Crucial events are generated by criticality, namely by the processes of phase transition from disorder to correlated disorder, affecting key organismal network functions. There is, as suggested by, “a subtle connection between informational exchange within and between networks and the complexity (non-simplicity) of those networks”. West and Grigolini replaced the term complexity with non-simplicity and explain their reasoning by stating that in physics it is easier to understand how phenomena function by the properties or characteristics that are missing, rather than those that are present.
In physics, a system is considered complex if it meets the anti-reductionist criterion of “the whole being greater than its parts”, but as Melanie Mitchell states in Complexity , there is really no quantitative definition of complexity , and certainly not one upon which physicists, computer-, or biological scientists agree. There does seem to be agreement that living systems exhibit complex, changing behavior at the whole organism level (macrodynamics). This complex organismal behavior emerges from the collective actions and interactions at lower levels of organization, such as among cells (microdynamics). These actions can be understood using dynamical systems theory, which can be described simply as dynamic, i.e., systems that change over time (e.g., heart beats, firing of neurons in the brain, economic markets, or global climate). Developing systems also change in space as well as time and exhibit dynamic patterns of complexity, which adapt in response to learning or external forces. For example, increasing temperature will alter rates of development and growth in fish embryos, expressed as changes in morphological [20,21] and physiological  complexity. Complex adaptive systems, therefore, are complex systems exhibiting nontrivial emergent and self-organizing behaviors , many of which result from cell-to-cell communication at many developmental levels.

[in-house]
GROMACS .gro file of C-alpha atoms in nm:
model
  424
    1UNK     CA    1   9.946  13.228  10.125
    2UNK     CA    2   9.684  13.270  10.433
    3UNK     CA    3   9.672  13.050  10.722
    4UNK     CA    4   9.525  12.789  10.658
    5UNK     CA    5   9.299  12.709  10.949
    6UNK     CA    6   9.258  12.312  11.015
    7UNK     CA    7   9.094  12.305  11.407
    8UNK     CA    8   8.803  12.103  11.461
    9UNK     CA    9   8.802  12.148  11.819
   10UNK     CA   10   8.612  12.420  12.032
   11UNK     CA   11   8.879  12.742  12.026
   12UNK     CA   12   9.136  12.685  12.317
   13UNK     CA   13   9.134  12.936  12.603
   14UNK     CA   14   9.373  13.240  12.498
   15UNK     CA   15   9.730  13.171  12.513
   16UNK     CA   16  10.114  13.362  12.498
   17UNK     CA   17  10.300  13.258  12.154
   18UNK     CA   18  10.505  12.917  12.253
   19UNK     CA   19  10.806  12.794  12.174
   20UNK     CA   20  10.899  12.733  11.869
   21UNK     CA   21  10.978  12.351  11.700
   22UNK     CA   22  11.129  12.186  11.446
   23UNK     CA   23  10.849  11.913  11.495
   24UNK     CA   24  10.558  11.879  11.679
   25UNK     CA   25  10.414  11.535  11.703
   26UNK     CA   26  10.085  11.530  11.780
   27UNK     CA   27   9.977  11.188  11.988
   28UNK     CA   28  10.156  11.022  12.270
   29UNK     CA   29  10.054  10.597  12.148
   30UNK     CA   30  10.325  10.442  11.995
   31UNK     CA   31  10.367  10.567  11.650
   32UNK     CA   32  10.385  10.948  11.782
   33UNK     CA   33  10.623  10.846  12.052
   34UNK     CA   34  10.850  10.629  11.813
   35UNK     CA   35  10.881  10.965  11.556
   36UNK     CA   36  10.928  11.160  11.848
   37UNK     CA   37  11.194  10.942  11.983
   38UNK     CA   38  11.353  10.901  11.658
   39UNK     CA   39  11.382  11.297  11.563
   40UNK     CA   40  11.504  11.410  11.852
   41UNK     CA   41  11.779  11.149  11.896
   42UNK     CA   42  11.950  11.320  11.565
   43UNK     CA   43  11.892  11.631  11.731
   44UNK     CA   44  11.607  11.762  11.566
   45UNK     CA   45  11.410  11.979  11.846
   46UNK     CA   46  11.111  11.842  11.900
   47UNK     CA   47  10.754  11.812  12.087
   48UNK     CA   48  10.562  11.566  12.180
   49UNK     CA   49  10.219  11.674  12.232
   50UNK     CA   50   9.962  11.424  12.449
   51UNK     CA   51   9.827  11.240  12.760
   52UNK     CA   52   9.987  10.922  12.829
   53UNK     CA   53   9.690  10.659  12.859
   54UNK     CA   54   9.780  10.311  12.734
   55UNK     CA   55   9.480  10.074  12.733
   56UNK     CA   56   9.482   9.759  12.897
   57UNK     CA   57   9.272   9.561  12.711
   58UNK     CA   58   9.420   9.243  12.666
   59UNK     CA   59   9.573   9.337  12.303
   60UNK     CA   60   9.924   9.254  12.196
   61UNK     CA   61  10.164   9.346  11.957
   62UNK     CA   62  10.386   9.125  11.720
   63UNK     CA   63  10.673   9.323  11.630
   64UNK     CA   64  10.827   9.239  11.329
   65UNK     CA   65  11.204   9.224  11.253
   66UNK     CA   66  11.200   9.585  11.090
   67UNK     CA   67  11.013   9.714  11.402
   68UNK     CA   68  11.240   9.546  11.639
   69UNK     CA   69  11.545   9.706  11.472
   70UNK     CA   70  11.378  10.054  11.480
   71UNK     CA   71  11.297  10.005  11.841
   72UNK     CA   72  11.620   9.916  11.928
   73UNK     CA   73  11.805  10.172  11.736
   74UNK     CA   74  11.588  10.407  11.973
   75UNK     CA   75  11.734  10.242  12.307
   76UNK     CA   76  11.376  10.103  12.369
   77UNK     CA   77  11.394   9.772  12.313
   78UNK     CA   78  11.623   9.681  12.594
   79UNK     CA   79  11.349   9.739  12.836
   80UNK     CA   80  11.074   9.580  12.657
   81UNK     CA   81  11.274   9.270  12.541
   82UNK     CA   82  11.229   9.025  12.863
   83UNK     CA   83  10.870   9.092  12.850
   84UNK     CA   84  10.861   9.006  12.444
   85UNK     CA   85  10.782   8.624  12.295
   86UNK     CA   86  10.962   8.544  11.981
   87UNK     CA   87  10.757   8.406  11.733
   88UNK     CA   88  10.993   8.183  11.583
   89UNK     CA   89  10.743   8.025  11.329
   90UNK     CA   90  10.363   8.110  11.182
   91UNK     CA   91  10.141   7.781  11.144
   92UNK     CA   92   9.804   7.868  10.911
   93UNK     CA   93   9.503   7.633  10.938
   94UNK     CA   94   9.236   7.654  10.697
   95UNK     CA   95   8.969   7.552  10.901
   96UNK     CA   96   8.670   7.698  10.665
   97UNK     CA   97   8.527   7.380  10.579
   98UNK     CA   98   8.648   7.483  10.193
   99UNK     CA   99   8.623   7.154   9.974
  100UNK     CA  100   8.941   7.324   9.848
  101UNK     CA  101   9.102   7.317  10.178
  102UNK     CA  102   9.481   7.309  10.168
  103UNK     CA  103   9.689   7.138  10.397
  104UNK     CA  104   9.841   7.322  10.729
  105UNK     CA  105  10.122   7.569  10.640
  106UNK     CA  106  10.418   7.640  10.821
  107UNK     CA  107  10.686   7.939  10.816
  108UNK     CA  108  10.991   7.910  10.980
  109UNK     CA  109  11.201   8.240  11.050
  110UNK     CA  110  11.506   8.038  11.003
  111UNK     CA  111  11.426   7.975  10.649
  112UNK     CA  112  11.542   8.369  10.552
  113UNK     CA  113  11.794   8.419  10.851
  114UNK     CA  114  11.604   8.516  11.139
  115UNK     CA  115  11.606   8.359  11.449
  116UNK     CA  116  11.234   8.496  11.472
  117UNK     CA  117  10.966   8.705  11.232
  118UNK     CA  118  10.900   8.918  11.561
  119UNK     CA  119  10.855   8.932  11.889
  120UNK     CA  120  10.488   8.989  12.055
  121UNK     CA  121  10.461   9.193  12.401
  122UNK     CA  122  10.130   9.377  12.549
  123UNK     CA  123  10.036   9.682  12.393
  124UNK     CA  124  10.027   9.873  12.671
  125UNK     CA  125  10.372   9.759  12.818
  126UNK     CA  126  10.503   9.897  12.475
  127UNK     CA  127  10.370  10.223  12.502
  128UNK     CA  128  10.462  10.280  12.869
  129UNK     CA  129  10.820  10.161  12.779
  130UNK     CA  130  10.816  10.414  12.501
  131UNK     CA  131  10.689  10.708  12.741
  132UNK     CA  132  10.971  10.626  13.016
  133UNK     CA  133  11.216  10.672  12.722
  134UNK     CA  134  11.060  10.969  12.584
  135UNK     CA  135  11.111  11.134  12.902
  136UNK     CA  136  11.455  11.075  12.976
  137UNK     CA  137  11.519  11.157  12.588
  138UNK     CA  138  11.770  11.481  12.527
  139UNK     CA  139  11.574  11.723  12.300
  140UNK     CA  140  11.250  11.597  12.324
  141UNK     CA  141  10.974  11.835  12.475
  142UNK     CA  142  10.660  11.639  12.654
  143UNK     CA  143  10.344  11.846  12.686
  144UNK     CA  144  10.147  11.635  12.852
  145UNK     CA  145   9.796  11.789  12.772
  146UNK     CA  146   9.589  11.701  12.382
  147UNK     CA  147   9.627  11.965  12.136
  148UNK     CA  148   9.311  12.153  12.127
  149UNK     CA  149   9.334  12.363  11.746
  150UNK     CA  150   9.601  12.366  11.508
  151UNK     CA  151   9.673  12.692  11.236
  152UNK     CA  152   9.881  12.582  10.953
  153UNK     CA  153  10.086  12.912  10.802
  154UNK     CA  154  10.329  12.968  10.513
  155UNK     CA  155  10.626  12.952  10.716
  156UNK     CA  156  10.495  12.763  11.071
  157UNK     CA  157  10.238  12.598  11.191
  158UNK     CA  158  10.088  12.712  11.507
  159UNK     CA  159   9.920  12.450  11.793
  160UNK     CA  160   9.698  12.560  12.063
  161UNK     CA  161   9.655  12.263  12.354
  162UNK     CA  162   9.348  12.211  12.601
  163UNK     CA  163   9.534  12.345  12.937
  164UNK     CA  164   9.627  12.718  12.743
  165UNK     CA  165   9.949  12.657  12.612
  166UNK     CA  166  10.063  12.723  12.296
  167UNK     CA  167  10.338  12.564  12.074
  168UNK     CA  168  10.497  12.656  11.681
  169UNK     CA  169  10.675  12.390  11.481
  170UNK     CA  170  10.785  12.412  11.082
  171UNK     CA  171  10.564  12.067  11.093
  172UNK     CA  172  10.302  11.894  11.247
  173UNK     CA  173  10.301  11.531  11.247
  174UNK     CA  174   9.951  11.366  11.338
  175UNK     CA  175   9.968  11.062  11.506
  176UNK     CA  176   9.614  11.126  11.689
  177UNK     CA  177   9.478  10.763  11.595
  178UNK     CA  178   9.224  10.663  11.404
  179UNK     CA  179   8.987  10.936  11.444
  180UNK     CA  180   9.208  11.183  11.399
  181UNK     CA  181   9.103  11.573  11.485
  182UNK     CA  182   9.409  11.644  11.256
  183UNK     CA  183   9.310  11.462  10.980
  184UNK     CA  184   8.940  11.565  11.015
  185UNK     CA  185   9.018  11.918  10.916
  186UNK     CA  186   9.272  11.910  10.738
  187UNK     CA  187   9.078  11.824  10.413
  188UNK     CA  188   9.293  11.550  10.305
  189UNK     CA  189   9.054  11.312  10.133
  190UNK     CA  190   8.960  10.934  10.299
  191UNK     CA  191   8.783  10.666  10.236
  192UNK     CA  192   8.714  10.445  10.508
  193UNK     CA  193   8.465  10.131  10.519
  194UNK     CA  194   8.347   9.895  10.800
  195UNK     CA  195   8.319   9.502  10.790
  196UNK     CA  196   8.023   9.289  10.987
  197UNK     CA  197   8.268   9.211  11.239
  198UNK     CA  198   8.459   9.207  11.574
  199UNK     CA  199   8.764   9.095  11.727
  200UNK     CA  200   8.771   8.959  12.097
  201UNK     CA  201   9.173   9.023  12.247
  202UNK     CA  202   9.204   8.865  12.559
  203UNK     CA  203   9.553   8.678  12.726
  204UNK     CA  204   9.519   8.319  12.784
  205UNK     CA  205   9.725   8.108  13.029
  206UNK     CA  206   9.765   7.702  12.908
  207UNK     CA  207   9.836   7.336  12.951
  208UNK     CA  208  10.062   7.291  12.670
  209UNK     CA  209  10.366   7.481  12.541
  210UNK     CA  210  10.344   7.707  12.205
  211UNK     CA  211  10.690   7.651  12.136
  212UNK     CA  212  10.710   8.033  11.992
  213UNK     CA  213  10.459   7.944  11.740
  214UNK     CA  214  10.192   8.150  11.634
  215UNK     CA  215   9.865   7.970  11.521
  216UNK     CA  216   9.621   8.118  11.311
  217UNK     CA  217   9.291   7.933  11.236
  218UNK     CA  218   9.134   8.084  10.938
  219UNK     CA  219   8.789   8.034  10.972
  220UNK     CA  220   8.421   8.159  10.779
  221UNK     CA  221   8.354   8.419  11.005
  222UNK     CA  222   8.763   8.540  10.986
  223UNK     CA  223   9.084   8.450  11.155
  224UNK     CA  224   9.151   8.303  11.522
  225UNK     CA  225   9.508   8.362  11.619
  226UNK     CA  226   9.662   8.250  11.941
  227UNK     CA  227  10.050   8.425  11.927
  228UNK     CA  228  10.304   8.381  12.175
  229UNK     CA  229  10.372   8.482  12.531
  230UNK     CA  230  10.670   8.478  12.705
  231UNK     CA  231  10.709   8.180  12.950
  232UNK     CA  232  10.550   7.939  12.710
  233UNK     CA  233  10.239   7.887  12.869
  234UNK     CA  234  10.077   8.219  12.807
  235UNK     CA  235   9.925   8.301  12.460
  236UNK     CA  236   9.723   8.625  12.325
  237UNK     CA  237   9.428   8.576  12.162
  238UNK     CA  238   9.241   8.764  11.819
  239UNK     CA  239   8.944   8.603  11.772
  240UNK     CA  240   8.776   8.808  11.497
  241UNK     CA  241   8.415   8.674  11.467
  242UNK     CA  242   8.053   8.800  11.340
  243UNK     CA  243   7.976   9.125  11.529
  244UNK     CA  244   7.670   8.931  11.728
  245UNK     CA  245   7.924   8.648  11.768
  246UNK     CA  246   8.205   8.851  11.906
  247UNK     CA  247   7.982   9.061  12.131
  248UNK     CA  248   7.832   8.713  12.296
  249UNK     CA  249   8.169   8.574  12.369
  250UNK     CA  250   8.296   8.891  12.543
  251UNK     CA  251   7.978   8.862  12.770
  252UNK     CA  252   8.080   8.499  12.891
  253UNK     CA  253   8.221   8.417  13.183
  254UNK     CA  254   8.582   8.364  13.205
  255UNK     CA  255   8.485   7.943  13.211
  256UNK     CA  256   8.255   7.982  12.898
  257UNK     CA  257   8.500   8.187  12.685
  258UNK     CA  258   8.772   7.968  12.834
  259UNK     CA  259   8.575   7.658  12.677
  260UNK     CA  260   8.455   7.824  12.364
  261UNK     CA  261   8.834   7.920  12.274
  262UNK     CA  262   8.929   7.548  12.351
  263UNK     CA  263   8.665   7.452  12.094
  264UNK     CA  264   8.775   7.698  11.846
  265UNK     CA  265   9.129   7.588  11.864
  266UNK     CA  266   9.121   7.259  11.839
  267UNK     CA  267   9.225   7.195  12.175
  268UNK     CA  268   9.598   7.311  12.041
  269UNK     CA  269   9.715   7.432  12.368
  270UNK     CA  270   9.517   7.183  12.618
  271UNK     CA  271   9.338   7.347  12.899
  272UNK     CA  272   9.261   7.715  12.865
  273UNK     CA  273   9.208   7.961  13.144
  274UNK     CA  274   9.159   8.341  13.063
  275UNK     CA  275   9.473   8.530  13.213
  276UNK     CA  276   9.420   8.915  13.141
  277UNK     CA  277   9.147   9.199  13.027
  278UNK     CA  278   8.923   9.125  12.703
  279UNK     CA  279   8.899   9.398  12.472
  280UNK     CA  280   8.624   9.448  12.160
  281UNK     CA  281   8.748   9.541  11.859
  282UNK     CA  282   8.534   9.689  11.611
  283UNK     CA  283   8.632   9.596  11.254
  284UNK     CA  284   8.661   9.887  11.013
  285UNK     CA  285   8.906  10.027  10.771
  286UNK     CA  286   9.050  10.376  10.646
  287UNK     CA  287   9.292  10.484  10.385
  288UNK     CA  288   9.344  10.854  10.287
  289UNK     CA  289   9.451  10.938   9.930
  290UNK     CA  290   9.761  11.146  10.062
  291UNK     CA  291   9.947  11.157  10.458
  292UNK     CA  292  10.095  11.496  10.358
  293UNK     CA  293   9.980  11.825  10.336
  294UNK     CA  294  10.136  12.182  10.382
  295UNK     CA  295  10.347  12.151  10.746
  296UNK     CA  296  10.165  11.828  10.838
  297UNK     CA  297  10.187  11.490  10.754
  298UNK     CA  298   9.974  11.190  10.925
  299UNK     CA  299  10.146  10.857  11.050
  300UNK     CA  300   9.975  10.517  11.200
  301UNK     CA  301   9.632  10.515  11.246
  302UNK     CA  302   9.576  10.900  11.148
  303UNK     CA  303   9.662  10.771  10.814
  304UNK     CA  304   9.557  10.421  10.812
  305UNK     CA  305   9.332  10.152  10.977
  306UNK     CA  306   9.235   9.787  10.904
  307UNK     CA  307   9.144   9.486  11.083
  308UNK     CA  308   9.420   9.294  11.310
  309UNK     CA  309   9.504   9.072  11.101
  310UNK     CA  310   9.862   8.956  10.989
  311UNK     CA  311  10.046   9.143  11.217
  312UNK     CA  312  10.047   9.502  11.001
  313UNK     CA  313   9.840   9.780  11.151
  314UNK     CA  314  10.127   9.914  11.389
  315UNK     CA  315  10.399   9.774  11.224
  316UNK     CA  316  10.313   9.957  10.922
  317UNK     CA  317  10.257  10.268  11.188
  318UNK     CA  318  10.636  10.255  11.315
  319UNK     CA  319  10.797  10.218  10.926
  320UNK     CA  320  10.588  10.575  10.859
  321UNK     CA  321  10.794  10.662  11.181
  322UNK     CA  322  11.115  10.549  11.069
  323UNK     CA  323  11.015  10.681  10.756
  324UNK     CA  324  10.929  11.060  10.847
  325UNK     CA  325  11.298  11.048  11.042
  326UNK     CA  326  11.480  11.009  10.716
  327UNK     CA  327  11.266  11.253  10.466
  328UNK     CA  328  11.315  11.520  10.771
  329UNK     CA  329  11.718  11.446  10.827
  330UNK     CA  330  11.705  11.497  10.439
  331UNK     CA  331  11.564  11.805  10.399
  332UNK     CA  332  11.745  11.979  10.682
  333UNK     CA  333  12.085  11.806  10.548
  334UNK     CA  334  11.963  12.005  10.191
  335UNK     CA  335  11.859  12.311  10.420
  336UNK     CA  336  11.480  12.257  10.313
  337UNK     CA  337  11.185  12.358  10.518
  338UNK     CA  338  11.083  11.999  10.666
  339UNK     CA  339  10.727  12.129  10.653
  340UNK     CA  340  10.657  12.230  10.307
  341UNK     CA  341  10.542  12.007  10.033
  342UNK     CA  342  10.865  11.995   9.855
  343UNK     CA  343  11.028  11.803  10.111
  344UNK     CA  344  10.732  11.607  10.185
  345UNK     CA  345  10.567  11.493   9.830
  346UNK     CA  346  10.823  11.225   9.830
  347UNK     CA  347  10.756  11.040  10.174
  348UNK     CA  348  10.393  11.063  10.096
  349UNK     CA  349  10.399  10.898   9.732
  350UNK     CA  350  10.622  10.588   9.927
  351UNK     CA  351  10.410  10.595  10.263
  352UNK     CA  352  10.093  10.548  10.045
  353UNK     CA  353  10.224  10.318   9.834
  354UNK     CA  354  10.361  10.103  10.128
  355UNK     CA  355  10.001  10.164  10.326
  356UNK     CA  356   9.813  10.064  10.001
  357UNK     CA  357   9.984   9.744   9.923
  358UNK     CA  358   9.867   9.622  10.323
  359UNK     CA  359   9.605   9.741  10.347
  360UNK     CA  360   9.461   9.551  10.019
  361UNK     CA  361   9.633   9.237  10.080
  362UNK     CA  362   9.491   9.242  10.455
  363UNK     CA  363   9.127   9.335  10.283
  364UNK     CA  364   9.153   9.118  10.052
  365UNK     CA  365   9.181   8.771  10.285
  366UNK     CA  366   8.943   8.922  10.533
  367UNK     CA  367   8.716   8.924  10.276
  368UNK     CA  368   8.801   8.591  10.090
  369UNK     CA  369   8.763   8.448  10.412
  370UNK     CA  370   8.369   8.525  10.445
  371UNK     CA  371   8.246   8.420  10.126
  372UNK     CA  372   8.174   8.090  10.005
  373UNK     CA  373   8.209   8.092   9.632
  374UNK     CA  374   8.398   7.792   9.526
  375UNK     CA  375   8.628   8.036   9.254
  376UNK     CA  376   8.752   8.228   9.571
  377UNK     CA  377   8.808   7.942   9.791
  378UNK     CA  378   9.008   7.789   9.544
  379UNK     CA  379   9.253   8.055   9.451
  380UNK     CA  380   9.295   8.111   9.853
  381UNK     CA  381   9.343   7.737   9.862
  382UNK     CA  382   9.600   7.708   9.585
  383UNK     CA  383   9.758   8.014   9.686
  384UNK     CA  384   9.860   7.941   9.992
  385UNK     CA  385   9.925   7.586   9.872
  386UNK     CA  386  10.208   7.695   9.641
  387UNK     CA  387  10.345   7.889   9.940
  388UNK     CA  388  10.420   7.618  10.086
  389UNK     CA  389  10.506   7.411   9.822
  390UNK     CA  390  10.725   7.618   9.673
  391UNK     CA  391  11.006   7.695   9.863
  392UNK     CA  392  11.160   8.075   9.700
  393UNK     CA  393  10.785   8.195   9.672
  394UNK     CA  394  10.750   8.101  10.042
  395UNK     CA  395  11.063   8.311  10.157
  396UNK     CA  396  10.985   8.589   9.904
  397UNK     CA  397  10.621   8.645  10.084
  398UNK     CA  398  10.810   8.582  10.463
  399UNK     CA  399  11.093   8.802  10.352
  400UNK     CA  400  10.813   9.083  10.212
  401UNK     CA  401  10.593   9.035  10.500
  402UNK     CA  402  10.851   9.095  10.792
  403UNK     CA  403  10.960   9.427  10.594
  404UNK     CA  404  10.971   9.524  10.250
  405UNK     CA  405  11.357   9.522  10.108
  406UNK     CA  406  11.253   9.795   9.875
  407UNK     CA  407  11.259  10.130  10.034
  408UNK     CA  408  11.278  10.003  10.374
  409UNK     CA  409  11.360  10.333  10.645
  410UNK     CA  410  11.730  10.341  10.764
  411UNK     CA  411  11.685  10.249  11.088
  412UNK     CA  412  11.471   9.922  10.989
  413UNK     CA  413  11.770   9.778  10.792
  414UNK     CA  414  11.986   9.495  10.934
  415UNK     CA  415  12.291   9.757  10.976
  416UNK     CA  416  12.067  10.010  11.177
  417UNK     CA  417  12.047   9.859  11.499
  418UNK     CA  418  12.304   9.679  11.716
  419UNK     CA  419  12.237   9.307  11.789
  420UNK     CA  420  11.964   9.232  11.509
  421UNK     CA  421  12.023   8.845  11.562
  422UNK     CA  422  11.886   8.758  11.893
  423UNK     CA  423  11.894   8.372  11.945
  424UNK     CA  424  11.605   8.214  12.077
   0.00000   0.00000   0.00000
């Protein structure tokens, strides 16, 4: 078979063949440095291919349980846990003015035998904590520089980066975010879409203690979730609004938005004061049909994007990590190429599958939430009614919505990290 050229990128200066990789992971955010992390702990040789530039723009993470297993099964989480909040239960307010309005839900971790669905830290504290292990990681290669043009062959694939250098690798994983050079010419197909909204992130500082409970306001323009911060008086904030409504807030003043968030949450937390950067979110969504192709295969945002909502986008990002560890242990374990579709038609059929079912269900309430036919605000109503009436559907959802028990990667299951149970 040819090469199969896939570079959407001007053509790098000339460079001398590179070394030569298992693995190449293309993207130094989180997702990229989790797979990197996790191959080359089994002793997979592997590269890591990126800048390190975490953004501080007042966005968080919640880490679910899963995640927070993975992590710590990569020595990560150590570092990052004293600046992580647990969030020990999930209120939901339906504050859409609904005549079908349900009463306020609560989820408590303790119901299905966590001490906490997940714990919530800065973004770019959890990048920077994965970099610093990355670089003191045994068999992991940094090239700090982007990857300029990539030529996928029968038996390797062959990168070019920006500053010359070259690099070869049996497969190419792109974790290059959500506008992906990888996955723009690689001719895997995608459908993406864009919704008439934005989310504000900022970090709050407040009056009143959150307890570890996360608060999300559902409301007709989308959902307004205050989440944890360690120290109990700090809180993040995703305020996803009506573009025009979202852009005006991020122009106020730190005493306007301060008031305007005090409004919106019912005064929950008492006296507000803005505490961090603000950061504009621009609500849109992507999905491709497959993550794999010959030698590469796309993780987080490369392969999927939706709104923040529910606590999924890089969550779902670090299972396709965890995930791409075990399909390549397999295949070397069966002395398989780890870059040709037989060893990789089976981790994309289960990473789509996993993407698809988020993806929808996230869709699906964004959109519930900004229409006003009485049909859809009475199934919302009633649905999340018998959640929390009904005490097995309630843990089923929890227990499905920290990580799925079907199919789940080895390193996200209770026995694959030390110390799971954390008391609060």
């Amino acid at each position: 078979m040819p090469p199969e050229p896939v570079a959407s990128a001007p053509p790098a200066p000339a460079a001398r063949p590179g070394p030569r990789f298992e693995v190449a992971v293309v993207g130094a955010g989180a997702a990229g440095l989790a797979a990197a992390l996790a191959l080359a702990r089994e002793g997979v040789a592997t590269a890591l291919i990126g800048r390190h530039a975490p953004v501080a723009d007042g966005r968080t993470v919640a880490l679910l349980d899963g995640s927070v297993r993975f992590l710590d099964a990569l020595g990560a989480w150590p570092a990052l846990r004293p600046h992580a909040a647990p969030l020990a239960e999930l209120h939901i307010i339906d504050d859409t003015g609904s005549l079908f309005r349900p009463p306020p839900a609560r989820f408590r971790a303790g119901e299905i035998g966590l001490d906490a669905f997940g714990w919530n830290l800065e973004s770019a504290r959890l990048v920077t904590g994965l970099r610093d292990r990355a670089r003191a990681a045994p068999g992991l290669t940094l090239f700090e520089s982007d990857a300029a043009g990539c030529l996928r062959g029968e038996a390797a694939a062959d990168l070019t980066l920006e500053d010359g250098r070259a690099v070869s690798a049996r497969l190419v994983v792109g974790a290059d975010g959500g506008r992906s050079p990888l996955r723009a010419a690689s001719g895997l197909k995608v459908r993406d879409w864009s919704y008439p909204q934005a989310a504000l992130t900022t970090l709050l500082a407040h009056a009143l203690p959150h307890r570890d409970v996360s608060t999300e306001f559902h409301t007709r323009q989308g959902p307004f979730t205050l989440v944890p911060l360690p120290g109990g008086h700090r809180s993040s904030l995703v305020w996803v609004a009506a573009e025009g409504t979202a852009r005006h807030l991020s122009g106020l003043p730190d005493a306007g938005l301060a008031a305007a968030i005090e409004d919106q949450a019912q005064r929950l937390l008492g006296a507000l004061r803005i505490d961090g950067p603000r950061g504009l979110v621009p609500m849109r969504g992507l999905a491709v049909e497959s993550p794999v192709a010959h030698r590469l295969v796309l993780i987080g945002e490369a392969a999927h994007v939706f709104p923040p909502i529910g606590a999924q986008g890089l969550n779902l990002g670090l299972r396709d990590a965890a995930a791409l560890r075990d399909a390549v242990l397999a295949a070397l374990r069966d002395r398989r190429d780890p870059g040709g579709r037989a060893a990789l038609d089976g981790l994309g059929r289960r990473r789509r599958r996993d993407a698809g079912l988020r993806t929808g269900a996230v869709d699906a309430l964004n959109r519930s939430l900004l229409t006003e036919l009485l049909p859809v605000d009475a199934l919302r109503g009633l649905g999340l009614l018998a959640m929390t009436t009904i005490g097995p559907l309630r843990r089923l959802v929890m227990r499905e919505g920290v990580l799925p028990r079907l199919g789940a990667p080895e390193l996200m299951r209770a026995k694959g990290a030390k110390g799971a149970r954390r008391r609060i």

It is our assertion that the stable yet dynamic society of a developing organism (i.e., plant seedling or animal embryo) results from, or may be initiated by, the dynamic interplay between two patterns of information exchange or complexity. These two patterns are, (1) self-organization or non-crucial events (Fractional Brownian Motion, FBM)  and (2) crucial events (defined as events that determine the efficiency of information exchange [7,15,29]. The type of response depends on the interplay of a network of intracellular (within a single cell) and/or intercellular (between cells) communication and their emergent relationships with their surroundings.
Much of what we know about patterns of complexity has been learned from long time series generated from electroencephalographs (EEGs) of firing rates in the human brain [30,31], heart rate variability , and swarming birds [8,32,33] among others. In all these examples there are elements of nonlinear interactions, which result in measurable patterns and modes known as phase transitions where there is a dynamic balance between order and randomness, and crucial events. Crucial events in the above situation are also referred to as renewal events, which are events that reset the memory of the system, erasing the memory of, and independent of, earlier events [15,29,31].
Many complex processes can be characterized by crucial or renewal events and all are independent of the underlying microdynamic emergent behaviors that can be localized in time. In  the authors clearly laid out that probability distribution densities (pdd) of the time distance, between two consecutive renewal events, which is given by the waiting time distribution ψ τ and written as an inverse power law,